17. Be not a terror unto me: thou art my hope in the day of evil.
17. Ne sis mihi in terrorem; protectio mea tu in die mali.
18. Let them be confounded that persecute me, but let not me be me, confounded; let them be dismayed, but let not me be dismayed: bring upon them the day of evil, and destroy them with double destruction.
18. Pudefiant qui persequuntur me, et non pudetiam ego; terreantur illi, et non terrear ego; inducas super eos diem mali, et duplici contritione contere eos.
Now the Prophet, having appealed to God as a witness to his integrity, prays him to show himself as his patron and defender. Thus he again implores God's aid,
The Prophet, as we have seen, had a hard contest, not only with one man or with a few, but with the whole people, and then it is probable that there were many sects, for when he cried against the avaricious, there was a commotion instantly made by all those who lived on plunder, when he spoke against the indulgence of lust, there was a second conspiracy against him; when he condemned drunkenness and intemperance, there was a new combination formed to oppose him. We hence see how all the ungodly in all parts and for various reasons assailed the Prophet, he was therefore constrained to pray, as he now does,
We must yet notice what we have said in other places, that the Prophet was not only influenced by a holy and pious zeal, but was also governed by the wisdom of the Spirit. This I again repeat, for there are many foolish imitators, who always appeal to the vehemence which the Prophets shewed, while they themselves are carried away by a violent rather than by a vehement impulse. But we must first see whether the Holy Spirit guides us, lest we should utter imprecations against the very elect; and then we must beware of being influenced by the feelings of our flesh, and intemperate zeal is ever to be feared, for it is a rare gift so to burn with zeal as to join with it the moderation that is required. As then there is always something turbulent in our zeal, we must remember that the Prophets never uttered a word but as the Spirit guided their tongues, and then that they had no regard to themselves, and, thirdly, that they were so calm and composed in their ardor that they were not, guilty of excess.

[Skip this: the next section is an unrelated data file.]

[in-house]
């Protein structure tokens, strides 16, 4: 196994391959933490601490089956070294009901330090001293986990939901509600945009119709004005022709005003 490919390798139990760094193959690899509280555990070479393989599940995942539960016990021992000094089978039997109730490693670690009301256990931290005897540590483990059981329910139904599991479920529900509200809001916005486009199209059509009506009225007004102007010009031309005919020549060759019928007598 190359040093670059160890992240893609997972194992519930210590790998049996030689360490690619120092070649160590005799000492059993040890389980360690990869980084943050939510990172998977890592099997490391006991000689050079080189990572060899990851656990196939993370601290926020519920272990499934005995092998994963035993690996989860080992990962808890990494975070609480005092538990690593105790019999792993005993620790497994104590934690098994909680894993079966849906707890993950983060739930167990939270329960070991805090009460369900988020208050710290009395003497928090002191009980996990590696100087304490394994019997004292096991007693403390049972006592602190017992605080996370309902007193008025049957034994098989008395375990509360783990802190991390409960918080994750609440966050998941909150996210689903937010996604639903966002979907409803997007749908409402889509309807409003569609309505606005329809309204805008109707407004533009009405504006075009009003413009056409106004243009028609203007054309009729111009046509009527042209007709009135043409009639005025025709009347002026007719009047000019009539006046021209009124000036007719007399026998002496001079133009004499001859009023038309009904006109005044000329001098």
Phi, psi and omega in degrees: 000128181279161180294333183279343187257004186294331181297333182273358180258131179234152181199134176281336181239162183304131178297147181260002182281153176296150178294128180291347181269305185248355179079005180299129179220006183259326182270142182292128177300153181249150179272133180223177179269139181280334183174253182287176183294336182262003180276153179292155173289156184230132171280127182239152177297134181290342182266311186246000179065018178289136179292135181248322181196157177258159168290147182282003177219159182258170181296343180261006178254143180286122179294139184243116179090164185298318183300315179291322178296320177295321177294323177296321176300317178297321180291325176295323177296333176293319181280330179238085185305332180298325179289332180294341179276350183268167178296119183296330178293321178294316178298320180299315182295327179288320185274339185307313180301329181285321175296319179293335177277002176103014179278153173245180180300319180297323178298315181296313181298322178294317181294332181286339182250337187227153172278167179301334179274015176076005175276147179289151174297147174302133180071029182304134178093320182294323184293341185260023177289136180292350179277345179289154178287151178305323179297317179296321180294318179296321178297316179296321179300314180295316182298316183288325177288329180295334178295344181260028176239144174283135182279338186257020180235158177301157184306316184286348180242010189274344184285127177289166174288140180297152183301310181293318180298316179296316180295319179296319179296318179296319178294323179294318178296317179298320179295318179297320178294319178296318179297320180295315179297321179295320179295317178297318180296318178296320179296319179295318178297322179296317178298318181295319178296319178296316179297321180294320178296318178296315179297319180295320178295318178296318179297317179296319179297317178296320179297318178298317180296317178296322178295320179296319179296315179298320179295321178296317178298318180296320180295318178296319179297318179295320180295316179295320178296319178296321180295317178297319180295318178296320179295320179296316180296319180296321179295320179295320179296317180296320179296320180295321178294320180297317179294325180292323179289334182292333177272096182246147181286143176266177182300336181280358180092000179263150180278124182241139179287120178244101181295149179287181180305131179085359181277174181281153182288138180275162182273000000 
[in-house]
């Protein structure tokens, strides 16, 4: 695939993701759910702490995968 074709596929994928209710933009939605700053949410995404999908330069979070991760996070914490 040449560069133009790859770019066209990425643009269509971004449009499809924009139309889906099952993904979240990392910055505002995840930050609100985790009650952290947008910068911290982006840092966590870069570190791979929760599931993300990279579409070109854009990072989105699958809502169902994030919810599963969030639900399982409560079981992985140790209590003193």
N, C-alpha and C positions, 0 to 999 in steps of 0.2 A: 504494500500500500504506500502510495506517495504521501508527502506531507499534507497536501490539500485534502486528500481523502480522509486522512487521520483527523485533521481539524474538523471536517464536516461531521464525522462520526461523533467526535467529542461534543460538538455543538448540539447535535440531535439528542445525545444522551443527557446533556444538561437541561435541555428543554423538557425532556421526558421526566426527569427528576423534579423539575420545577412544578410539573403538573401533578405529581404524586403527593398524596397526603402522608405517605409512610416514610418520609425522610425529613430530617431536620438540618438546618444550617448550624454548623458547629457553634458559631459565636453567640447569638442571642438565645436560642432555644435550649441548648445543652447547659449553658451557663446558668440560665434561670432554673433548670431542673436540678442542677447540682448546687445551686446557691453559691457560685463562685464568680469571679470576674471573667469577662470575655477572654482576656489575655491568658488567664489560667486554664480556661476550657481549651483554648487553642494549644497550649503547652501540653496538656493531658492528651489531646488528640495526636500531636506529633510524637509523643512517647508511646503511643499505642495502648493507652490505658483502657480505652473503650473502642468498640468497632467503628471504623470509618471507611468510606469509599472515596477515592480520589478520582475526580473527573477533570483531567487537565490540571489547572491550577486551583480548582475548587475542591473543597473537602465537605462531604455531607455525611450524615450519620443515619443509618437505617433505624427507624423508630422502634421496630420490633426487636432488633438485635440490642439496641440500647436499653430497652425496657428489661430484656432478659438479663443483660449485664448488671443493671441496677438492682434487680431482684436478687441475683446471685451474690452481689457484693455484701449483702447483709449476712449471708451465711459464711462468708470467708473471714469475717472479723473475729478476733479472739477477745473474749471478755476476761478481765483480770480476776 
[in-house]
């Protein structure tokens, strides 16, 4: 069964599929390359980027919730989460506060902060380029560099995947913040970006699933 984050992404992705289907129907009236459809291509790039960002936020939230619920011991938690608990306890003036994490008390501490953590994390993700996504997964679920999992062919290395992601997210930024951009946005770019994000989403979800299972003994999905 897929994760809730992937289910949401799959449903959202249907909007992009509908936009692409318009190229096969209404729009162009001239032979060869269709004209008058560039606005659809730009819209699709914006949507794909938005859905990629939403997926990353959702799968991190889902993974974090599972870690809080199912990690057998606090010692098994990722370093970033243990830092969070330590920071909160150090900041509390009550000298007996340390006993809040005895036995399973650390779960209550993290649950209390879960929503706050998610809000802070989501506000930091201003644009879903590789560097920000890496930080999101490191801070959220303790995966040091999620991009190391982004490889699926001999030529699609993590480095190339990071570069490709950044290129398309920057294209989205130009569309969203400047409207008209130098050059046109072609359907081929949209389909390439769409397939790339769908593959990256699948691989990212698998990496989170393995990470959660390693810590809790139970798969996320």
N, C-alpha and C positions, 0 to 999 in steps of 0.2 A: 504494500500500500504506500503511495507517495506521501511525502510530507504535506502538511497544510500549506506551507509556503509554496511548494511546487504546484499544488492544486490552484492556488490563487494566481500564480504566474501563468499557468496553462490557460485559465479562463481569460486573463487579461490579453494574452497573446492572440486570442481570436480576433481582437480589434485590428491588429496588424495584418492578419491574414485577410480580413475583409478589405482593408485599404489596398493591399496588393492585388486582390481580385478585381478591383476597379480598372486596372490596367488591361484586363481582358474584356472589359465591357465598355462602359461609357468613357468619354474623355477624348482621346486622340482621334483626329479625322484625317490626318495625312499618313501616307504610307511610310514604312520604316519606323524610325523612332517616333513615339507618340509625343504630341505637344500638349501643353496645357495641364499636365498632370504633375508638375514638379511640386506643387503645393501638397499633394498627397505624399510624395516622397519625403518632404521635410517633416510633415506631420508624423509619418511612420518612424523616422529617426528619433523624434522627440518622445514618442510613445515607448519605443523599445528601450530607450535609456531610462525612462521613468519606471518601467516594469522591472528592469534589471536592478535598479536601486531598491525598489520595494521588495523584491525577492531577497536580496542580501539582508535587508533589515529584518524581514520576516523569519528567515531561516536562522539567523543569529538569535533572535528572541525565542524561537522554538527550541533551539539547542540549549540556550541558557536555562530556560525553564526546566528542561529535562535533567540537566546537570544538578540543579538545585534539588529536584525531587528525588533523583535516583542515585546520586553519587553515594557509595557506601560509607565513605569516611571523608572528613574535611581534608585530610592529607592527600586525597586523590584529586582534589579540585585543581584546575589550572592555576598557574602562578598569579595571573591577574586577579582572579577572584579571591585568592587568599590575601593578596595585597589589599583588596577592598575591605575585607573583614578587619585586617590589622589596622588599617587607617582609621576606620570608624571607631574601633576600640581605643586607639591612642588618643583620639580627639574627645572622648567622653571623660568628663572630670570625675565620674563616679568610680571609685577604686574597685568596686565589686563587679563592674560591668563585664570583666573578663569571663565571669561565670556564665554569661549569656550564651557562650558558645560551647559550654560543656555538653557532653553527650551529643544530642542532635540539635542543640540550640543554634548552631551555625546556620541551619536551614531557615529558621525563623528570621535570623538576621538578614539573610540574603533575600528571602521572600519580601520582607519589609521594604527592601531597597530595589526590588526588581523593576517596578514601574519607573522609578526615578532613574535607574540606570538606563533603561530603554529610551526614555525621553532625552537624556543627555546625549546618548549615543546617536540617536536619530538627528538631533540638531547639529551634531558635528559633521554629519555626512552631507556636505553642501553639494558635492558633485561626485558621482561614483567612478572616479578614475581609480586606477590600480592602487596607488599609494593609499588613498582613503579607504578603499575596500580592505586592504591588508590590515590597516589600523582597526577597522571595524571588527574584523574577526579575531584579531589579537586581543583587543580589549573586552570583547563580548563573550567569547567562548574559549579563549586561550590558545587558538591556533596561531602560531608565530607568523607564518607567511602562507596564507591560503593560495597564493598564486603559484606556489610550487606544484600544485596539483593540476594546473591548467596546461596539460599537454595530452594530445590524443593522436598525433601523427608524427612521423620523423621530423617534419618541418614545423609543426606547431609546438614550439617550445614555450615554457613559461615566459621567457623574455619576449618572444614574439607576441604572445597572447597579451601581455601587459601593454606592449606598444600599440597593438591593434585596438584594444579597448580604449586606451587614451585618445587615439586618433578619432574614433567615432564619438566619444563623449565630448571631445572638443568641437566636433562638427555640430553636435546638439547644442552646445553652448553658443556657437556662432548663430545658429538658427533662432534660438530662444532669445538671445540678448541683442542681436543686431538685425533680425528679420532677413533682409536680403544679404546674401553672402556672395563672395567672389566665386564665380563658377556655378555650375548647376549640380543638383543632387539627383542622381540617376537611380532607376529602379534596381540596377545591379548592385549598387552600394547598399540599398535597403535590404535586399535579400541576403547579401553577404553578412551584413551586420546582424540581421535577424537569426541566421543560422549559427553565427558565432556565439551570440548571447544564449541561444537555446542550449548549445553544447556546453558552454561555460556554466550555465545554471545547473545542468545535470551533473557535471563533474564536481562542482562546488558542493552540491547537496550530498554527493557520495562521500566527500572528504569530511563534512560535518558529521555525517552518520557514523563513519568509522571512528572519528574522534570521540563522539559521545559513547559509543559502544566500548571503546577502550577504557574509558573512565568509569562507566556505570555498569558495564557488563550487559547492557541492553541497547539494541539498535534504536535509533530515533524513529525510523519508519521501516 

The Prophet no doubt fully knew that all those were reprobate on whom he imprecated God's vengeance, but as it does not belong to us to distinguish between the elect and the reprobate, let us learn to suspend and check our zeal, so that it may not be too fervid, for we may often mistake, if we follow generally what the Prophet says here,
18. Ashamed let my persecutors be, That I may not be ashamed; Dismayed let them be, That I may not be dismayed; Bring on them the day of evil, And doubly with breaking break them.
There was a contest between the Prophet and his enemies; the shame and dismay of his enemies would deliver him from shame and dismay. The copulative
And doubly with depression depress them.
The word doubly, means what is extreme. -- Ed.
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